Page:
In a very pure crystal, geometrically perfect and maintained at a temperature very close to absolute zero (- 273,16°C), all the electrons of the atoms belong to the category of valence electrons or to use a current expression in physics, belong to the valence band.

By raising the temperature or under the effect of a deformation of the network or by placing the crystal in an intense electric field, a part of the valence electrons gains a certain energy and can free itself from the network, that is to say say go from the valence band to the conduction band. This phenomenon may be more or less important depending on the type of crystal.

At the temperature of 18°C, for diamond, this phenomenon is negligible ; for germanium, an electron over a billion atoms goes from the valence band to the conduction band (an electron over 4 billion valence electrons becomes free).

At first glance, depending on the numbers given, one would think that one in four billion electrons is a negligible quantity. In reality, it must be taken into account that in a cubic centimeter of germanium, there are about 1 x 1022 atoms, which gives about ten thousand billion free electrons. This quantity is therefore more negligible and enough to make the crystal conductive.

But what happens in a crystal where an electron has become free ?

This electron moves in a disordered way in the spaces of the network, unlike the valence electrons that travel the same spaces in well-defined orbits. On the other hand, from the moment when the covalent bond is broken and the electron leaves a free space, a vacuum is created on an orbit.

At a point in the network, there is a hole (also called cavity or gap).

This phenomenon is highlighted in Figure 9 where we can see four free electrons (conduction electrons) and also four holes bearing the numbers 1 - 2 - 3 and 4. The hole represents an electric charge equal to that of the electron but of opposite sign. Indeed, the atom is neutral with all its electrons. If it loses one, this free electron represents an available negative charge ; but the atom is no longer neutral since it has lost an electron ; it thus acquires a positive charge, a charge coming from the protons whose influence is no longer compensated for by the same number of electrons as at the origin. (Figure 10 provides a better understanding of this explanation).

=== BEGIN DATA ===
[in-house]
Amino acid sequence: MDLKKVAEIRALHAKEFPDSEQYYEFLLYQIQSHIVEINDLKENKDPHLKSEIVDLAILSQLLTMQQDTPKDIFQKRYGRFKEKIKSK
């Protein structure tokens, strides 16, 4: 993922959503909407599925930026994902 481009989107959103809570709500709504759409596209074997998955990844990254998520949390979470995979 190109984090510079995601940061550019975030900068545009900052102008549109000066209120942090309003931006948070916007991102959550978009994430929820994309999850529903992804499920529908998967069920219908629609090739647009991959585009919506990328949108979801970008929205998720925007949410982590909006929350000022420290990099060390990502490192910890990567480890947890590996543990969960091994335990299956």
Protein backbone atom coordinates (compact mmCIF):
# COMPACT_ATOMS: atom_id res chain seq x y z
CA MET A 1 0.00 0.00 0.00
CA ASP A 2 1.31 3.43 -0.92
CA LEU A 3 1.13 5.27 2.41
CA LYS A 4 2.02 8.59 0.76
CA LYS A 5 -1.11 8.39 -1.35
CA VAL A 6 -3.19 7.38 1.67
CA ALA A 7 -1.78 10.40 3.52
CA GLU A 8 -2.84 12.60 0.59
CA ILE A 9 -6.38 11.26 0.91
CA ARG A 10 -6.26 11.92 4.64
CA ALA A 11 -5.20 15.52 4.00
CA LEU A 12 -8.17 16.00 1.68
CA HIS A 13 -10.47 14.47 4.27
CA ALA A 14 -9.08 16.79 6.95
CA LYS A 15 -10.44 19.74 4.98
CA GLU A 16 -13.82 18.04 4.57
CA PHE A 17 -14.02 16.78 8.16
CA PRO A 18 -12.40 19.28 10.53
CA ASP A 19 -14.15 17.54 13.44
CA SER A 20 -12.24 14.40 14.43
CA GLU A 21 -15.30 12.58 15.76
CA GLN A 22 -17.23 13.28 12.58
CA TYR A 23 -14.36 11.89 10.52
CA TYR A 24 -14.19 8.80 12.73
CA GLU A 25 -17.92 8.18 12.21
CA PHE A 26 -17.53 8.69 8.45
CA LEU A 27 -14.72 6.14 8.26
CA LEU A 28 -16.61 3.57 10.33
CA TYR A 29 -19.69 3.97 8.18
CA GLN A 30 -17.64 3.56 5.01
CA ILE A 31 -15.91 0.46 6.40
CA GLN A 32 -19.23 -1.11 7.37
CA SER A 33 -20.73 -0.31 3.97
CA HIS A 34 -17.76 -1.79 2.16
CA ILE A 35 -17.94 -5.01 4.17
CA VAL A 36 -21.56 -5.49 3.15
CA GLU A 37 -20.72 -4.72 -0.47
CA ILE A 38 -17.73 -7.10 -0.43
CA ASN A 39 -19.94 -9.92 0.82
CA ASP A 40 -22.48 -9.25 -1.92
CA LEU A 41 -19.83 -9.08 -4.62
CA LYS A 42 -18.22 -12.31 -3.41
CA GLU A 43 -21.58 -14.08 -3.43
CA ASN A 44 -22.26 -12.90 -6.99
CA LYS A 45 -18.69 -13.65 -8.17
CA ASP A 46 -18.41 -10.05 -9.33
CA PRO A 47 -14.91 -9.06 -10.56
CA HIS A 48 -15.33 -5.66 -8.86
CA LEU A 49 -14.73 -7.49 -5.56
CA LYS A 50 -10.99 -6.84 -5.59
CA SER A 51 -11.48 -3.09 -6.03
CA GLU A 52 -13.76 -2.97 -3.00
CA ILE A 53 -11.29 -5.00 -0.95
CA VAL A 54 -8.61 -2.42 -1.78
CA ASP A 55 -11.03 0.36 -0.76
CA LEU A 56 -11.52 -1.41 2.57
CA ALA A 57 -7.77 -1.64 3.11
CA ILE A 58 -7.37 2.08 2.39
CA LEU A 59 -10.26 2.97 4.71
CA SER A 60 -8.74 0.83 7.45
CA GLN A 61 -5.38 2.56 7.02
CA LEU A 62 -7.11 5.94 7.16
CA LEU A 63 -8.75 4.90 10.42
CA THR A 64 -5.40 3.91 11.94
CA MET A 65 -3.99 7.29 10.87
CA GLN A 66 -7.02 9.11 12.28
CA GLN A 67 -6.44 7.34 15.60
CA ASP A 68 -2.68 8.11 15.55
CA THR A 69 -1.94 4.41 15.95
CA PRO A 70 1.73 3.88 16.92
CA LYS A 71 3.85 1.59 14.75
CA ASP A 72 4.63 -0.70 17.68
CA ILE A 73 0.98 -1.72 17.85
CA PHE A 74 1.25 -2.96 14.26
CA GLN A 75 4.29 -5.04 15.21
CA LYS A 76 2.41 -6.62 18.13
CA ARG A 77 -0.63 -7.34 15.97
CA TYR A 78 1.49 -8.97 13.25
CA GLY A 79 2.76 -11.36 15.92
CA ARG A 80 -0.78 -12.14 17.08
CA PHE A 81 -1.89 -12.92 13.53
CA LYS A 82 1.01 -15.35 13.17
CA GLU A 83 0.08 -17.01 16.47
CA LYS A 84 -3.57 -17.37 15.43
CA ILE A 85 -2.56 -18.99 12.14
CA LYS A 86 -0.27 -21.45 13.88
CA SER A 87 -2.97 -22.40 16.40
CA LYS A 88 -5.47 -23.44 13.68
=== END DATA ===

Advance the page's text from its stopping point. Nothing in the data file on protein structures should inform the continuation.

Thus, when in the very pure crystal there are many free electrons, there are so many holes. However, we must not believe that these holes occupy an immutable position. Indeed, as soon as a hole has just been created by leakage of an electron, it is almost instantly occupied by a valence electron. This hole disappears, but does not reform elsewhere in the place left free by the valence electron in question and so on.

We can therefore remember that the holes move from one point to another in the network, unpredictably and disordered like free electrons.

The disordered movement of conduction electrons and holes is the fundamental aspect of electrical conductivity in semiconductors.

Figures 11 and 12 illustrate the phenomena described above.


The chessboard of Figure 11-a represents the network of a semiconductor crystal. The pions in the white boxes correspond to the valence electrons and the pion of the black box to the conduction electron.

The empty white box represents the hole created by the free electron during its passage from the valence band to the conduction band.

The electron can move freely and disordered in the spaces of the network, just as the pawn in the black box can be moved on the board (Figure 11-b). At the same time, the hole moves in a disordered way ; his career is not as simple as that of the free electron. In fact, for a hole to change position, a valence electron must come to occupy it, leaving a new free hole ; just as to move the free white box of Figure 12-a, it must be occupied by the pawn of another white box.


By repeating this game with other pawns (Figures 12-b, 12-c and 12-d), the free white box seems to walk incoherently across the chess board, just like the holes in the crystal lattice.

In general, the movement of a free electron and a hole do not have a limited duration. Indeed, because of the thermal agitation of all the particles of the crystal, the free electron at a given moment, hits another electron and loses its energy. As a result, he is attracted to a hole that ceases to exist.

Figure 13 illustrates the path taken by a free electron and a hole.


The electron starts from A and follows, for example, the green dashed path to point C. In principle, it travels along straight paths, changing direction whenever it strikes other particles. As for the hole, starting from the point B and following the line in continuous line, it also arrives at the point C where it disappears, the electron having lost all its energy as a result of the shocks undergone with the particles.

We have just seen so far the very pure and geometrically perfect semi-conducting crystals in which the number of free electrons is exactly equal to the number of holes. These semiconductors are called intrinsic semiconductors.

To use these to make transistors, we must change their structure by appropriate treatment, this is what we will see in the next semiconductor lesson 2.